In the summer of 2018, six people were hit while riding one of our routes across Kansas, including the iconic TransAmerica Bicycle Trail (also officially designated as U.S. Bicycle Route 76).
In order to make the routes safer, we needed to know what happened, and why. What were the factors that led to the crashes? Was there something about the routes themselves, or was there something bigger at play? Would moving the routes solve the underlying issue?
Our first step was to reach out to anyone with knowledge about or connection to the routes and the experience of riding in Kansas, including the TransAm Race community. While Adventure Cycling is unaffiliated with and does not sanction the annual race, stepping into a discussion with the race community allowed us to understand their concerns and connect with people in Kansas who wanted to help. In addition, we reached out to the Kansas Department of Transportation (KDOT), which launched a continuing partnership to research the crashes and find solutions.
We solicited feedback about the crash sites. We reached out to Adventure Cycling’s TransAm tour leaders and asked them to note anything that stood out about the route (shoulder width, rumble strips, traffic volume). We hired a route researcher who drove the TransAm (and a suggested alternate route) and recorded details about the infrastructure, traffic culture, weather, and more. We also hired an intern who mapped Kansas roadway data to help us visualize the route conditions from afar. And we read the crash reports and followed up with the reporting officers.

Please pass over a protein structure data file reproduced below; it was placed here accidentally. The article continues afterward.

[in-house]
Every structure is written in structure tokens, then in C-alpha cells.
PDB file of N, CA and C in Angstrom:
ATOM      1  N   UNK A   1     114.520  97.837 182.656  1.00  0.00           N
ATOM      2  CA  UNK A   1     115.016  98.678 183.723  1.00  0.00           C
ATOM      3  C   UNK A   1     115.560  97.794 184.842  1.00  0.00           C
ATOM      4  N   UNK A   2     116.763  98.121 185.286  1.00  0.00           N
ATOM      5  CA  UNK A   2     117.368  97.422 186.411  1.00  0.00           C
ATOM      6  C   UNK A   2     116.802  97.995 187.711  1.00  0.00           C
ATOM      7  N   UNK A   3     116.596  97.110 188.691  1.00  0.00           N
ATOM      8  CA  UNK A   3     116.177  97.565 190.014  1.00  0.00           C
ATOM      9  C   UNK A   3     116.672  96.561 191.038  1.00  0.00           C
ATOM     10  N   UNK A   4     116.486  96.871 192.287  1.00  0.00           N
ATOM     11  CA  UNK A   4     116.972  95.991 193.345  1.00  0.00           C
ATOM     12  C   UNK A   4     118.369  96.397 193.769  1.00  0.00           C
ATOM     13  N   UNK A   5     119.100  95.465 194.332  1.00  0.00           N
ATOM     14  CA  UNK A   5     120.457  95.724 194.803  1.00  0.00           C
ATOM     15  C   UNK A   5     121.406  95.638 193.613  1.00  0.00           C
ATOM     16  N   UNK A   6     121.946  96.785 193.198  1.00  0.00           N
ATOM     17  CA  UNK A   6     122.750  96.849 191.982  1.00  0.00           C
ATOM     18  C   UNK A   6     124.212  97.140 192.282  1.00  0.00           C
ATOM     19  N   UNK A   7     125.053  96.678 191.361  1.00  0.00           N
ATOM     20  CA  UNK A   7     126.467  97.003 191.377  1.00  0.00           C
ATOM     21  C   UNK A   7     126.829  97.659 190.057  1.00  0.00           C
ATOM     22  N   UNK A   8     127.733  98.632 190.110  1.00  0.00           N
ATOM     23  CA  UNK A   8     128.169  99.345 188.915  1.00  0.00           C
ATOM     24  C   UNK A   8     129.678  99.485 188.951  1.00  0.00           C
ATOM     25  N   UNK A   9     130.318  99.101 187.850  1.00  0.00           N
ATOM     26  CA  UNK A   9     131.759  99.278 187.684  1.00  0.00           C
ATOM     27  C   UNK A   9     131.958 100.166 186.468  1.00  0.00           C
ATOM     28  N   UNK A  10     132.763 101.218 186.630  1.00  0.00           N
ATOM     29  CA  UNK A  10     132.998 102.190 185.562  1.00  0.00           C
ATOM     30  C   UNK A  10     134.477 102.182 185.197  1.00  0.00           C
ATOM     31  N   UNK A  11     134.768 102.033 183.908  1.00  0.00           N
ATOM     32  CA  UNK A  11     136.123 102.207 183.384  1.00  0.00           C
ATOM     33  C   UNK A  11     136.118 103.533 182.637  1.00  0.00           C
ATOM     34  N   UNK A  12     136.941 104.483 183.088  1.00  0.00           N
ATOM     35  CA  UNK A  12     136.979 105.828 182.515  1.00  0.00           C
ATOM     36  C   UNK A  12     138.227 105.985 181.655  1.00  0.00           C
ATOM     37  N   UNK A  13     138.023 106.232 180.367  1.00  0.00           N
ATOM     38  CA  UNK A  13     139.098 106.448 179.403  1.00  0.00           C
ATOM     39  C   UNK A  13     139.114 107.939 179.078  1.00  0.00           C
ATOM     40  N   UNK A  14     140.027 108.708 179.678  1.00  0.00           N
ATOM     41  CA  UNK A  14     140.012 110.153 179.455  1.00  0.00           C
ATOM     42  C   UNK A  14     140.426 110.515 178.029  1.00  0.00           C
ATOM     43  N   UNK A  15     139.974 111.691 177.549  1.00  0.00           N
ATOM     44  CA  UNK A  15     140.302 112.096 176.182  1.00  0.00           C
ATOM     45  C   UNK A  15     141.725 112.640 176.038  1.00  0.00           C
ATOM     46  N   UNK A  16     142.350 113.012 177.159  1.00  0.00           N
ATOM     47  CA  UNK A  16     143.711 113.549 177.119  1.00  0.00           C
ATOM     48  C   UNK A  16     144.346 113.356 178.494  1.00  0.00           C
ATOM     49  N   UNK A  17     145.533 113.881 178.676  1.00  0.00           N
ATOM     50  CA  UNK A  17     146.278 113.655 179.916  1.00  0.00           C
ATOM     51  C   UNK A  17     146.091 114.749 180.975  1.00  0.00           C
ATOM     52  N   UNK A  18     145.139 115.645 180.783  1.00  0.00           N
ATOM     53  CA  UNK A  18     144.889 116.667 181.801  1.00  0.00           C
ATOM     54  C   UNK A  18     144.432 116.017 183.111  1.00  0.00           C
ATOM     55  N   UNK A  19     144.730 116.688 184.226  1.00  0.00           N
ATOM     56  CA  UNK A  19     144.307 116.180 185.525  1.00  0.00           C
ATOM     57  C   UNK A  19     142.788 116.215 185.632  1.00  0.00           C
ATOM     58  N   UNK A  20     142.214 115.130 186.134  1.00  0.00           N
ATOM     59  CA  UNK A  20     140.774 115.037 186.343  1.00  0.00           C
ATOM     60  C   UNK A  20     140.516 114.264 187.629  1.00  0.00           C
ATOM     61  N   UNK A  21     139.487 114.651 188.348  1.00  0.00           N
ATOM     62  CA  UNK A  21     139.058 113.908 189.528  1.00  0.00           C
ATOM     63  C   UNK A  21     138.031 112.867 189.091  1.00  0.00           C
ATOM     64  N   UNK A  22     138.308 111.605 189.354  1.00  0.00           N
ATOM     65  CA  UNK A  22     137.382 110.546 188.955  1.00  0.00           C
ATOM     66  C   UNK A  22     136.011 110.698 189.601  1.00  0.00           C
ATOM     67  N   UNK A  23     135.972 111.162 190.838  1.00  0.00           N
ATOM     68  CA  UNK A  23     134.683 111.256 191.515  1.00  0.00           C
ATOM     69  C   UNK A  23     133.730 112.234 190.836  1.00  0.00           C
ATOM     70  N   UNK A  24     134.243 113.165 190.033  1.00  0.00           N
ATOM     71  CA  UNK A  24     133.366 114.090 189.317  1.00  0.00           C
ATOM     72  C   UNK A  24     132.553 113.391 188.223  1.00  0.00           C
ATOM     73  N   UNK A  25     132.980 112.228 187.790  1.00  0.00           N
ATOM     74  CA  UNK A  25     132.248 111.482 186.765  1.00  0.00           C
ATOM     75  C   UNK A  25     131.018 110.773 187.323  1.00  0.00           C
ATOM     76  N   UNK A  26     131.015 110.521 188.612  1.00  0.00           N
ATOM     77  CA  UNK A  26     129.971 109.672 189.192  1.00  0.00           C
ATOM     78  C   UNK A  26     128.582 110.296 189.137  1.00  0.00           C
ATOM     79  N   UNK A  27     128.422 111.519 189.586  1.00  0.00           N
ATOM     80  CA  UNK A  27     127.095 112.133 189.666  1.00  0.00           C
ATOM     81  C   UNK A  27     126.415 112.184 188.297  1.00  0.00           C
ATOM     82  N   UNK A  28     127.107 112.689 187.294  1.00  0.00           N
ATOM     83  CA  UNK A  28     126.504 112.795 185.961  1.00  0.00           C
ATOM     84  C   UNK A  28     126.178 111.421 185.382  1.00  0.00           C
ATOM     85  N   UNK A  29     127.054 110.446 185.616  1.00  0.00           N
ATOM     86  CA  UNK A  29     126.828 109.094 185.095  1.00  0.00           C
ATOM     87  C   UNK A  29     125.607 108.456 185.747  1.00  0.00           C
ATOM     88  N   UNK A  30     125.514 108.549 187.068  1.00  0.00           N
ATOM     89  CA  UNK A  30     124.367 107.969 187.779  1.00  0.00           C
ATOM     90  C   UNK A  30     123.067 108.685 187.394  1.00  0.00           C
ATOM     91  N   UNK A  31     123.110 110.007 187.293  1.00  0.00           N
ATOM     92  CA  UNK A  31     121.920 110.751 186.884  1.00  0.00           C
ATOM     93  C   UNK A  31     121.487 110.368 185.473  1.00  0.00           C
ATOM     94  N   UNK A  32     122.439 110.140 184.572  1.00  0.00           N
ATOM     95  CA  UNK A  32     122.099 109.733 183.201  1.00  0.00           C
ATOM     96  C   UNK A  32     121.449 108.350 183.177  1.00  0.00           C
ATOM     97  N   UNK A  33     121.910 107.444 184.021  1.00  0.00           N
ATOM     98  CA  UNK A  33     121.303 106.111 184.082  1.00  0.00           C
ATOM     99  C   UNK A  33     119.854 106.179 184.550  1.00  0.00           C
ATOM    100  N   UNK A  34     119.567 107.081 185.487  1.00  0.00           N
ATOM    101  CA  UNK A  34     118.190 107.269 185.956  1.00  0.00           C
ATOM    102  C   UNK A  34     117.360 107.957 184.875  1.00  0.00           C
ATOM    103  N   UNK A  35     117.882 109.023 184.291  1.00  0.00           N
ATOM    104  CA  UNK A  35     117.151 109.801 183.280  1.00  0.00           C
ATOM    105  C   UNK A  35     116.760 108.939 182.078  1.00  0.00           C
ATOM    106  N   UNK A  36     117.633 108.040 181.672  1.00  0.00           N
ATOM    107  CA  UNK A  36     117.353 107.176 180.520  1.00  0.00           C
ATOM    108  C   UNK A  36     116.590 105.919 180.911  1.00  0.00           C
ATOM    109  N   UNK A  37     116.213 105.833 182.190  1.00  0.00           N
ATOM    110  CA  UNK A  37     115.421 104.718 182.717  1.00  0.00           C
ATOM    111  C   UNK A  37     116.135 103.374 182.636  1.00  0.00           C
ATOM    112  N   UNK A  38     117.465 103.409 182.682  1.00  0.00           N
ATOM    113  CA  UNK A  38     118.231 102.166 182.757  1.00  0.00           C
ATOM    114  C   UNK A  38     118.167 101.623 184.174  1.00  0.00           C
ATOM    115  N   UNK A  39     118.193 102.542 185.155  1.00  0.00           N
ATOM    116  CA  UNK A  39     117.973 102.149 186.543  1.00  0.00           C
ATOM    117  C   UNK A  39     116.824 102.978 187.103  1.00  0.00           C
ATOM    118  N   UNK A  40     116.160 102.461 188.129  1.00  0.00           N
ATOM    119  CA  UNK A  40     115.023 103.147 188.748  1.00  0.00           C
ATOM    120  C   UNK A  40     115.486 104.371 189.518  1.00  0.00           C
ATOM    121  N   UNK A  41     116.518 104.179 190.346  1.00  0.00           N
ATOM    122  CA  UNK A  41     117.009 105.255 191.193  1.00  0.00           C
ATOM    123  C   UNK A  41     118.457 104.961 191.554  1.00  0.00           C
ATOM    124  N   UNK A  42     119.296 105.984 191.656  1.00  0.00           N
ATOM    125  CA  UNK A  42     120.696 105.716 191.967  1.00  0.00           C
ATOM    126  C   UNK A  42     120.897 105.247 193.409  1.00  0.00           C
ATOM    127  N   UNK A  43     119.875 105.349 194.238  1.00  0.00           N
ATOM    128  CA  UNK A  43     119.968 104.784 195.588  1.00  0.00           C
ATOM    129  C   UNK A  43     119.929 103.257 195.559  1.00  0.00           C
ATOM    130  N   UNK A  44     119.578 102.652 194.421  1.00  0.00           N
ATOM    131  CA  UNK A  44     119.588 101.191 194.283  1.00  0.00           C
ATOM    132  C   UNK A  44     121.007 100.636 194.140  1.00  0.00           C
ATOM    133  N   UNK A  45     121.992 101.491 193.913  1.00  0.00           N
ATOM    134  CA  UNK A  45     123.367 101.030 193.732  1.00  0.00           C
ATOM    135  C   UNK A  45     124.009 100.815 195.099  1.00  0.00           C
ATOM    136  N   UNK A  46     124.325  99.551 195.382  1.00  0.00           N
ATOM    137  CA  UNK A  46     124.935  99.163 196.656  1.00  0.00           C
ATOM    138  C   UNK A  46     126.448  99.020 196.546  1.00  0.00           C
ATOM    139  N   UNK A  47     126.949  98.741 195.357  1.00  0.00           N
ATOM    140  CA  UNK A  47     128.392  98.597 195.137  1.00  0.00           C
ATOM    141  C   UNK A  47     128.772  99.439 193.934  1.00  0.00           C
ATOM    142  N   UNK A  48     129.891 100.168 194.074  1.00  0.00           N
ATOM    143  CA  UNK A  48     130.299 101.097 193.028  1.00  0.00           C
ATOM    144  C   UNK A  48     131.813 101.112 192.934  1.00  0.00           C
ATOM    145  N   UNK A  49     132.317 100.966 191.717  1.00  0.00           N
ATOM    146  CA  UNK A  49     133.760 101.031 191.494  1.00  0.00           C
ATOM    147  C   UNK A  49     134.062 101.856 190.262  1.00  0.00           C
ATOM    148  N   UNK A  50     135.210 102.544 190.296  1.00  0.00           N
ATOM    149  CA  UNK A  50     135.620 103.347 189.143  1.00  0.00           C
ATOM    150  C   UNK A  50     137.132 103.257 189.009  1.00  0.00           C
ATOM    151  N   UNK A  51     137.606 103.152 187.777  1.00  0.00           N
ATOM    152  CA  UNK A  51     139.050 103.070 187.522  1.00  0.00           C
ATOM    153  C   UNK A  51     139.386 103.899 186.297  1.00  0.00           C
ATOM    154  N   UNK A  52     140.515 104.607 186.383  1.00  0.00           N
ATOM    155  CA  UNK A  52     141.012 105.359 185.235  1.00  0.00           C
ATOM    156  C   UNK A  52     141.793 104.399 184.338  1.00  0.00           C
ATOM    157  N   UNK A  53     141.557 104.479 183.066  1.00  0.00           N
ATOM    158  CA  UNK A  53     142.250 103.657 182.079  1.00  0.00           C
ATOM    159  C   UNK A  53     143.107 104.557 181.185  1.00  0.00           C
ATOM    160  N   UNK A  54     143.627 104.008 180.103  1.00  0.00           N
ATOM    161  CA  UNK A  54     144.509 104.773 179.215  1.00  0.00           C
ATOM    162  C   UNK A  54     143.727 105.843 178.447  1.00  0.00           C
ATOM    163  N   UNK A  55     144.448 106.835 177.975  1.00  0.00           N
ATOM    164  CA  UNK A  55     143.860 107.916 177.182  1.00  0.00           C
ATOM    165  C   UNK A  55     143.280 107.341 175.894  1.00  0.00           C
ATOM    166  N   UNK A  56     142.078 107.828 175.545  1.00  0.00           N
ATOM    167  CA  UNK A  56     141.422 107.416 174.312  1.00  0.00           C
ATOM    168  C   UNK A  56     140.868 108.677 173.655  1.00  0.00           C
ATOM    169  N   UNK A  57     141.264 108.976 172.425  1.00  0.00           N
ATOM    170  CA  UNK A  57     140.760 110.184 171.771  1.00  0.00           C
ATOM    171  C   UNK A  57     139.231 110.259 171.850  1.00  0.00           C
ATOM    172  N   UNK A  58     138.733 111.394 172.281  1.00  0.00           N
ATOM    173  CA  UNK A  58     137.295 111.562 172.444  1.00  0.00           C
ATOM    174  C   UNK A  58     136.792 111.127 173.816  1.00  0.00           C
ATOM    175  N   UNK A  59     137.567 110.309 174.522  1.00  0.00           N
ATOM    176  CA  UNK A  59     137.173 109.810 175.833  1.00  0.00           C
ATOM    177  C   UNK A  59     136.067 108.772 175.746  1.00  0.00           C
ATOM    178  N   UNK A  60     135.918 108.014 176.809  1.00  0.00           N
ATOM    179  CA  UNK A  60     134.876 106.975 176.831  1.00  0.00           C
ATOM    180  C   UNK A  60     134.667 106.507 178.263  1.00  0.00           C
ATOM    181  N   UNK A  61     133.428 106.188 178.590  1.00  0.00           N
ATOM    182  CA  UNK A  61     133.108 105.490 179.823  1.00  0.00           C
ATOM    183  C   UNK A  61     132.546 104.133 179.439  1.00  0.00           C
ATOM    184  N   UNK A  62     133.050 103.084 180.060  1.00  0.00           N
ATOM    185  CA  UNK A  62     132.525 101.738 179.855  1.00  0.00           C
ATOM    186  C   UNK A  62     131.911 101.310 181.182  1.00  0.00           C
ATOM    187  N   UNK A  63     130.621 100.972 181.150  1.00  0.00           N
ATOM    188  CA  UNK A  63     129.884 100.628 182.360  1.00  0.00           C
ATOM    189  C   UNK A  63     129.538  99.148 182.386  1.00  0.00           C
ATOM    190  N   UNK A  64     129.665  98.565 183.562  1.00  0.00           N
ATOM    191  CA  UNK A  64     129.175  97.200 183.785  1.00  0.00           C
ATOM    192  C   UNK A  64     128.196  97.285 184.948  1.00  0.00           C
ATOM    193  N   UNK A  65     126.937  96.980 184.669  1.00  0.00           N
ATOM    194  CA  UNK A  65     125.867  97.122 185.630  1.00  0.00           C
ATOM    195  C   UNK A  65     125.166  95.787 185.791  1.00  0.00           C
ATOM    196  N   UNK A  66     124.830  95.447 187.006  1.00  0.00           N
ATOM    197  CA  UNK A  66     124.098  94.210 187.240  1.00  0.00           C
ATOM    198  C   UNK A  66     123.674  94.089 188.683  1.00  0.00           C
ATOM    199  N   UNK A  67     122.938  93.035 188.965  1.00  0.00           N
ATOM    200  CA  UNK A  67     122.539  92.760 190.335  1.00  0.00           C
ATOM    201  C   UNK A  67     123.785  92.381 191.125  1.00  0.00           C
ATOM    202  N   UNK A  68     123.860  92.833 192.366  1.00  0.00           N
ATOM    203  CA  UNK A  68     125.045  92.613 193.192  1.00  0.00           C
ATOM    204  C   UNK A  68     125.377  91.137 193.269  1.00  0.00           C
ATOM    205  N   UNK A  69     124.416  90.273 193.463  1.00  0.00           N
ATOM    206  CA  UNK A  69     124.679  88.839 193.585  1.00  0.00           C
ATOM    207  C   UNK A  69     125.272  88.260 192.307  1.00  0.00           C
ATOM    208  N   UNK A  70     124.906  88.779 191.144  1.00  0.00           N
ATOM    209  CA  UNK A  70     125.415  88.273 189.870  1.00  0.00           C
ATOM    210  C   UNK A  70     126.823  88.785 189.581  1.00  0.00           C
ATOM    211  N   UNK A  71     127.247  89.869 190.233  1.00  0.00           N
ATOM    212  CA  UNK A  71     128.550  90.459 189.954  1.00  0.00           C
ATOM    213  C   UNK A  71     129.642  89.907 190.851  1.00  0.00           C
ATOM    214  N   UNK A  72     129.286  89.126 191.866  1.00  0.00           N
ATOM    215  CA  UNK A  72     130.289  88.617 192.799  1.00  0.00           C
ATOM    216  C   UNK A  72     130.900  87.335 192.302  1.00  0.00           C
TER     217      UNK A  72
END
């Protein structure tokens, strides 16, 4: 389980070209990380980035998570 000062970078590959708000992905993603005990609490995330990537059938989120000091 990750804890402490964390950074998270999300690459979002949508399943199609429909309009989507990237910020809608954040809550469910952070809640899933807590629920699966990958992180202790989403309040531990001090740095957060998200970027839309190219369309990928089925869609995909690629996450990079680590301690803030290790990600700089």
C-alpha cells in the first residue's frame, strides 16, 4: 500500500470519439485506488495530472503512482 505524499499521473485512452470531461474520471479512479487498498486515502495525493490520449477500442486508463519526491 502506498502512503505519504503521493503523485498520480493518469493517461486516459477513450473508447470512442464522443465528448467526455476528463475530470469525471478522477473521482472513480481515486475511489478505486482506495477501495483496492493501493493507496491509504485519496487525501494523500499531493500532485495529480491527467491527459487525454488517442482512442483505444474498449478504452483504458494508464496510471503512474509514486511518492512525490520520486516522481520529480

What we came to understand is that moving the route wouldn’t fix the situation, because drivers fundamentally weren’t expecting to encounter cyclists on these rural roads. We needed to work with KDOT to improve the roads themselves, while addressing distracted driving and the general gap in understanding about how to safely pass someone on a bike.
At Adventure Cycling, we take seriously the safety of our members and anyone else riding our routes. This is just the beginning of our partnership with KDOT, and we look forward to not only improving the cycling experience in Kansas, but also working similarly with other states to improve the bike travel experience across the U.S.
We’d love to hear from you. Together, we can improve the safety of bike travel across America.